Sep 052014
 
Teresa very bad day

Very bad days don’t just happen to hair! When they happen to us as adults, it can be a good idea to write about them.

With my compliments to Judith Viost and her Alexander

Sometimes when a day is over, you want to forget it. Put it behind you. It’s the last thing you want to memorialize in any way whatsoever.

That might be what’s best for you—and the rest of us. However, there are some tantalizing reasons to do the opposite. There are some good reasons to write about no good terrible horrible very bad days.

Very bad days connect you.

Continue reading »

Jul 222014
 
Writing about bullies of childhood

Writing about bullies is a way to open up your past to your readers.

Writing about bullies doesn’t come easily. We want to put that behind us. We wonder, “Who wants to read that?”

Probably most people.

Whenever we get together and share memories and stories, encounters with belligerence, arrogance, or outright bullying invariably come up. It’s always a compelling story.

Our listeners commiserate. They respond with their own stories. This happens when we write too. When we write about bullies and persecutors, we connect with readers and start conversations. We see new facets of each other’s personality. Continue reading »

Jul 172014
 
Use Fiction to tell true stories

It’s not just either or. You can also use fiction to tell true stories.

How do you communicate your story without having to tell it? One way is to use fiction to tell true stories. Writers often use this tool when they (or their editors) feel that real life fails to produce great literature. (Julie Schumacher’s Turning Real Life into Fiction explains some of these quandaries.) Continue reading »

Jul 152014
 
A typical day in your life

Describing a typical day can deepen connections.

Your story does not have to be extraordinary to be worthy of the written word. In fact, memorializing a typical day can be the key to connecting with loved ones.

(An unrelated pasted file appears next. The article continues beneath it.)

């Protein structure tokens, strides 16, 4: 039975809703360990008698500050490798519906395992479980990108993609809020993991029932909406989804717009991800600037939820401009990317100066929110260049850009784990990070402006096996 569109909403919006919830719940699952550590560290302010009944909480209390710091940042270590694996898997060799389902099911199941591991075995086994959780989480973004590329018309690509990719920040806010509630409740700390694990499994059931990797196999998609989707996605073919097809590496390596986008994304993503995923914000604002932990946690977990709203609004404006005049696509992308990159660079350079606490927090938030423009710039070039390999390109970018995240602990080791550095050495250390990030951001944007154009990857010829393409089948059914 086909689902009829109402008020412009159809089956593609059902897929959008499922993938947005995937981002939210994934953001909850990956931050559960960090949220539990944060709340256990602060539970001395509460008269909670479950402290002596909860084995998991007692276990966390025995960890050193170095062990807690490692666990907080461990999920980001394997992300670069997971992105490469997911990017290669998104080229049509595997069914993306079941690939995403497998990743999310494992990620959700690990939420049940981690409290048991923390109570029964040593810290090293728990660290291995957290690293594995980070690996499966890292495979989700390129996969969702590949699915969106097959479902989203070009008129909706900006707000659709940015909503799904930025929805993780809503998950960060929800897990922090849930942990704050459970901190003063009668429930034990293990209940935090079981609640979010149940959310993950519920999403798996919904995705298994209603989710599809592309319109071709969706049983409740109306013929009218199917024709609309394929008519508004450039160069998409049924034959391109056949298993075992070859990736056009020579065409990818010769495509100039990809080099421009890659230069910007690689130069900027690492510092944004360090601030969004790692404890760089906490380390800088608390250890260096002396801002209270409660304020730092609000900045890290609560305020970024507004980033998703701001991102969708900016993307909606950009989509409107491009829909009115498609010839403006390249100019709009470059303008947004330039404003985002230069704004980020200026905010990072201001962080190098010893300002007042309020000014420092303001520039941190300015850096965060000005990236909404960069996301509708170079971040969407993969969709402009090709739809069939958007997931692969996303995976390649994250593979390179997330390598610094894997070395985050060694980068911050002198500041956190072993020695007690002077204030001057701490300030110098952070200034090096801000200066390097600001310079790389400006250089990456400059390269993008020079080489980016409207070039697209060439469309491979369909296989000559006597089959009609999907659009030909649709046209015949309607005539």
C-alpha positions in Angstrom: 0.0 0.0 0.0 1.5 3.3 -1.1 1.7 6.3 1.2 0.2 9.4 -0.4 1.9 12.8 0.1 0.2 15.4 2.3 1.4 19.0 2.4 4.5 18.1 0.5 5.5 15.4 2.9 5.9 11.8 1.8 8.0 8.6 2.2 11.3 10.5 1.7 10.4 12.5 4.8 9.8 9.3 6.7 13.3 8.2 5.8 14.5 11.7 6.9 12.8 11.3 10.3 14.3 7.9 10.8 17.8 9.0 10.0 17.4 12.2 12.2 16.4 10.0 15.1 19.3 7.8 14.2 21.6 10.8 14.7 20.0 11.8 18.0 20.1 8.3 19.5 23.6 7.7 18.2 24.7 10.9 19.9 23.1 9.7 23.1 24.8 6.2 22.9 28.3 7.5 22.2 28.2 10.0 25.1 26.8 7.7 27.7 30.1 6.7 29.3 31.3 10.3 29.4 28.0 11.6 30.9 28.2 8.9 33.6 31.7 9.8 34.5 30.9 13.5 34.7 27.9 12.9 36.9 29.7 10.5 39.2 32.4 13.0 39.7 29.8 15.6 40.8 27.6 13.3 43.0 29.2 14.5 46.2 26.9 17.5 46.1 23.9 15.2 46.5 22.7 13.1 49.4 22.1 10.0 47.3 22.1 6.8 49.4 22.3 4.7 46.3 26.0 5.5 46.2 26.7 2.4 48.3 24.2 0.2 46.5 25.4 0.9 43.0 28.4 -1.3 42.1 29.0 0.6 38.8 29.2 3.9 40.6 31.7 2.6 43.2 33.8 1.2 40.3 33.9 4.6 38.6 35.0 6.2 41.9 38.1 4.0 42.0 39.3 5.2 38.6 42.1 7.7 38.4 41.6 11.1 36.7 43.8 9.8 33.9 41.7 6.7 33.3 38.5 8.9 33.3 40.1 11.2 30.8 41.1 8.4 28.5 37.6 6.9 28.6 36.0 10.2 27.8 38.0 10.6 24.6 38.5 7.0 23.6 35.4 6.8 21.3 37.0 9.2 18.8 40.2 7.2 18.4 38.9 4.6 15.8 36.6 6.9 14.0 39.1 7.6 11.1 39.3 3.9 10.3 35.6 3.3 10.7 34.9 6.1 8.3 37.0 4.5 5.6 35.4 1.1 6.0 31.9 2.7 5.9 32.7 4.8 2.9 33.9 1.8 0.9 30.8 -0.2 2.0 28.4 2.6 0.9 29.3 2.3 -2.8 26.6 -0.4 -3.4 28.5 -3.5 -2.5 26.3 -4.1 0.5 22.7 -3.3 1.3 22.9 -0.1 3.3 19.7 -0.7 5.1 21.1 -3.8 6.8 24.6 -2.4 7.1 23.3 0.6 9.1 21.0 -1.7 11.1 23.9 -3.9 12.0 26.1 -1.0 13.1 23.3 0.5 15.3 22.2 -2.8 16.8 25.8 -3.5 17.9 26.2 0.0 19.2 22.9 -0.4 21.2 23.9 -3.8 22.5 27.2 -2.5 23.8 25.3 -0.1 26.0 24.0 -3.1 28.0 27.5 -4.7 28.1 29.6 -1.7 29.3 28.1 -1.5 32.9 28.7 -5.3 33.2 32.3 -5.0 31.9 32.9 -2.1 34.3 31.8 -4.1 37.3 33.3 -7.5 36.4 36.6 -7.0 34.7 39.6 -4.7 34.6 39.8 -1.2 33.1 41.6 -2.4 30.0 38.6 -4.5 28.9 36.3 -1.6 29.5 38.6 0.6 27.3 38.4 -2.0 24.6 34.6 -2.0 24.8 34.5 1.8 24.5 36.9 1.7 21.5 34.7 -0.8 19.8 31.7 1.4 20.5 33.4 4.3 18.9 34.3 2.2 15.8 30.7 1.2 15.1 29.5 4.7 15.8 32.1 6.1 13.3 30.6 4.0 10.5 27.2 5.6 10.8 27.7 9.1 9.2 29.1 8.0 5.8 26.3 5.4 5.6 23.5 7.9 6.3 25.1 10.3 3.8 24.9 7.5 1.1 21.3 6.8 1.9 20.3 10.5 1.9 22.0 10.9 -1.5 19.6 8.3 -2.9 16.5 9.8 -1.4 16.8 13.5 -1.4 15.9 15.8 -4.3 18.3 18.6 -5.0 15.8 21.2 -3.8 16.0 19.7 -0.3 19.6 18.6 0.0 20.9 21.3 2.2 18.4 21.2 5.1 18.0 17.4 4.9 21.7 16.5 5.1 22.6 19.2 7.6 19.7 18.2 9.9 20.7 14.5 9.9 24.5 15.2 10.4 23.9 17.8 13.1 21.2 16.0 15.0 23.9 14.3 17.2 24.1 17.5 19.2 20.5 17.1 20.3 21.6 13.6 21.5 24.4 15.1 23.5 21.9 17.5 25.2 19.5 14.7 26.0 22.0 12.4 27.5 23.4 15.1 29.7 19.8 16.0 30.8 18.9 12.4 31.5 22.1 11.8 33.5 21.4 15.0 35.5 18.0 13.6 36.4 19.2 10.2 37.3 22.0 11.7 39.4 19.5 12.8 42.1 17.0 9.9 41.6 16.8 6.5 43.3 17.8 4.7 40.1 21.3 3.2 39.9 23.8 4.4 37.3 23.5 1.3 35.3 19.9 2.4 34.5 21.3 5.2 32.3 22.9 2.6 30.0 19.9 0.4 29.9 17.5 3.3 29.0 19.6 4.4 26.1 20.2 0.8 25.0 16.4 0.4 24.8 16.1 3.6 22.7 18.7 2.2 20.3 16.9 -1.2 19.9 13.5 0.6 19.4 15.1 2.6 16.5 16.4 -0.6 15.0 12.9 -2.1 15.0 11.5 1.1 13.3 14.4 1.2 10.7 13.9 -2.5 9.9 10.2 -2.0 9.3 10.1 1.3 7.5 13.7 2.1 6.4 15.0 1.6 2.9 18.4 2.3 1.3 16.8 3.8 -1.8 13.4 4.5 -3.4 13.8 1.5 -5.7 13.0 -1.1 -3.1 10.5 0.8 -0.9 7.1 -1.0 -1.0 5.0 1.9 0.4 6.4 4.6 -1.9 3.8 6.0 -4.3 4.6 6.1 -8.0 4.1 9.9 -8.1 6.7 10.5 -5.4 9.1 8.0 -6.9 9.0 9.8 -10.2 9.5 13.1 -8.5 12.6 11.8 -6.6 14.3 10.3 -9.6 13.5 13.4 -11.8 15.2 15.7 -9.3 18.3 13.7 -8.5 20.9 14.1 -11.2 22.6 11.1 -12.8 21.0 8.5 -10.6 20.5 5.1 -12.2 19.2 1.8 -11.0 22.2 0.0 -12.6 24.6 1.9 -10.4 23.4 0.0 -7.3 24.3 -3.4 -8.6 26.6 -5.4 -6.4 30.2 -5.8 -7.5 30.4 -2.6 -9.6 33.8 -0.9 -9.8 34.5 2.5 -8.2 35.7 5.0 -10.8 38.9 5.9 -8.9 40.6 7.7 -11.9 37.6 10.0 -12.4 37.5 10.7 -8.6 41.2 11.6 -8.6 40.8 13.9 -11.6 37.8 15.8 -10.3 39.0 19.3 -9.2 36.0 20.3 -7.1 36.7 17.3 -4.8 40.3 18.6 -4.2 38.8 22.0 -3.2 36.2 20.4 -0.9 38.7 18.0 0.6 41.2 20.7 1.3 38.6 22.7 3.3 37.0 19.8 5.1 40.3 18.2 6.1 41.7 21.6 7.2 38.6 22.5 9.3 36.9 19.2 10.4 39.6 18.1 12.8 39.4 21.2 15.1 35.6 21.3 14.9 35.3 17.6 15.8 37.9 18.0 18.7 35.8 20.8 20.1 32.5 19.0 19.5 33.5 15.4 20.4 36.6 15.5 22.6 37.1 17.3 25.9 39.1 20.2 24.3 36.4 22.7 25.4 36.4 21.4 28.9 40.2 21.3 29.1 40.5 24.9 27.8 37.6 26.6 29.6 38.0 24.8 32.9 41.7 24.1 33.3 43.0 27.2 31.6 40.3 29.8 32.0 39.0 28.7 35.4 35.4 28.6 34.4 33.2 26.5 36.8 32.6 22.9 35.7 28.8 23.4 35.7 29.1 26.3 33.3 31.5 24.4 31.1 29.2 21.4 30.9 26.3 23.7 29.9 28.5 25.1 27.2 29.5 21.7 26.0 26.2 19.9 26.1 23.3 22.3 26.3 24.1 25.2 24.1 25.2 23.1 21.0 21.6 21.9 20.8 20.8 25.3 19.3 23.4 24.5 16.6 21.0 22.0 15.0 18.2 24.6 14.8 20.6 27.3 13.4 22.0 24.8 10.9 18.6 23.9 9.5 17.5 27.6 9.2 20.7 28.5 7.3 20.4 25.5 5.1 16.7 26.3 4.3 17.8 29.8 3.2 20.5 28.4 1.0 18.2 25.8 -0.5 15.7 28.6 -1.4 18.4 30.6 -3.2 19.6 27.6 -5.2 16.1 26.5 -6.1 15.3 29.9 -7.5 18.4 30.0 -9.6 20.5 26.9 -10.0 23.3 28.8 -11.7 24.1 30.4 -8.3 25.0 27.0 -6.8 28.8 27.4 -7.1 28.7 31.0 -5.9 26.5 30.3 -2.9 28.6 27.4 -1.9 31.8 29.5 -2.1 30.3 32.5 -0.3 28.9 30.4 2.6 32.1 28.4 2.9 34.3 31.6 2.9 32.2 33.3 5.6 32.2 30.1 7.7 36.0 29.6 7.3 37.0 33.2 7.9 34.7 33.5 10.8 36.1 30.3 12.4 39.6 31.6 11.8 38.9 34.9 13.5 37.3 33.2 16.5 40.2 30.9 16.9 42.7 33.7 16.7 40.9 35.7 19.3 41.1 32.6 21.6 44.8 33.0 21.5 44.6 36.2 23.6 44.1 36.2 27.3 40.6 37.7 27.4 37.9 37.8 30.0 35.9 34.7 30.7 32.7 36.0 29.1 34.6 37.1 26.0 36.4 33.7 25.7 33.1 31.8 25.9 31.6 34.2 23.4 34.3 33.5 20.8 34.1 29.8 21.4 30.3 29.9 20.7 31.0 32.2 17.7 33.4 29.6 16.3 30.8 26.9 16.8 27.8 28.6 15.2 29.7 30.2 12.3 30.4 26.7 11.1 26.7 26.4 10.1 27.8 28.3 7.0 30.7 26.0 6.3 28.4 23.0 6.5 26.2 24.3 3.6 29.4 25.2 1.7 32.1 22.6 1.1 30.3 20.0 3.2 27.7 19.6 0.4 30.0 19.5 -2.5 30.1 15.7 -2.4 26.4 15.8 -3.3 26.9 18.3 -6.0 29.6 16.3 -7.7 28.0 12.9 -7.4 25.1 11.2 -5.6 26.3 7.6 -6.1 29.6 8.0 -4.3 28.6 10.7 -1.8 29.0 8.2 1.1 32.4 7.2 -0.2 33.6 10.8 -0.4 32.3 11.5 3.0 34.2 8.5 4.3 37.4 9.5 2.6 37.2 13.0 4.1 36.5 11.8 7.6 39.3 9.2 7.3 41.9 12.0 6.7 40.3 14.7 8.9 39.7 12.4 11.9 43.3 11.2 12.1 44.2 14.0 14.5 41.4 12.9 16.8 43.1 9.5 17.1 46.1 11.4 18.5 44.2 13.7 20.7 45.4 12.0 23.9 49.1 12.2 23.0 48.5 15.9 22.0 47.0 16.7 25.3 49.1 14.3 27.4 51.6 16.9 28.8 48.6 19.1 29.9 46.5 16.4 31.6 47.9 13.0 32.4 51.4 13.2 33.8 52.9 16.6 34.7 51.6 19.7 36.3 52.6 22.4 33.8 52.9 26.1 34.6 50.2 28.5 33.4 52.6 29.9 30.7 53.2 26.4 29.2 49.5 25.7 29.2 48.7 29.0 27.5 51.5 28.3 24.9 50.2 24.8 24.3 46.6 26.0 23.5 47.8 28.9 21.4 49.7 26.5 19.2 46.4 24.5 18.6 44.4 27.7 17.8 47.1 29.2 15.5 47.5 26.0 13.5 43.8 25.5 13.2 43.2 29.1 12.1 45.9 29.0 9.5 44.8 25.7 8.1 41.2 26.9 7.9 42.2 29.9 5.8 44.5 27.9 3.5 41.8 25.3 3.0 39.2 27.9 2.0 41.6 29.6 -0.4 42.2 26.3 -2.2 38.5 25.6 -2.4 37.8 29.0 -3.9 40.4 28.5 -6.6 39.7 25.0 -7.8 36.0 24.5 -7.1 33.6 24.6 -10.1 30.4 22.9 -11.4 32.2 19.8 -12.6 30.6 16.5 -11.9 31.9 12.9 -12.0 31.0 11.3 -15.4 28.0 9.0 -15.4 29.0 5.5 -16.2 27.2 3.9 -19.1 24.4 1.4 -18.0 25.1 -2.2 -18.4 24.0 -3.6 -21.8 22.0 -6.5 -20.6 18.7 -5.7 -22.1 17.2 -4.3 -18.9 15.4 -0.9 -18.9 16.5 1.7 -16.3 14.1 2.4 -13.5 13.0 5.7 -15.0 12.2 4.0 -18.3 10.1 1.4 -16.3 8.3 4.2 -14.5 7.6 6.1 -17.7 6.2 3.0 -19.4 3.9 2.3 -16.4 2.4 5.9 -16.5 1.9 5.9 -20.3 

I remember my younger son’s fourth grade teacher pulling me aside to describe my son’s “spacy” behavior. “Welcome to my world,” I told her. Although I sympathized with her, a part of me was grateful for someone who understood—viscerally understood—life with my son.

We hear “Walk a mile in my shoes!” with good reason. Experiencing the dust around another’s feet and the rhythms of their daily life promotes understanding and empathy. Continue reading »

Jun 262014
 
Steelers Sports Traditions

Steelers sports traditions are so strong in our family that we’ve added something to our family crest.

Many families have traditions that center not around the dining room table, but rather the television set. Other families have built their sports traditions around a particular section of the local ballpark or stadium. It’s easy to look over such sports traditions when we’re documenting family stories. However, sports traditions are often imbued with deep emotional connections.

Team Traditions

Even though we live in the Detroit area, my kids grew up watching the Pittsburgh Steelers. This is a continuation of my husband’s childhood traditions. In his family, fall Sunday afternoons meant tuna fish sandwiches, a Steelers game, and a nap. I vetoed the tuna fish part, but we continue the rest. Although not together physically, my husband, his parents, and his siblings’ continue to root for what used to be the home-team together. Continue reading »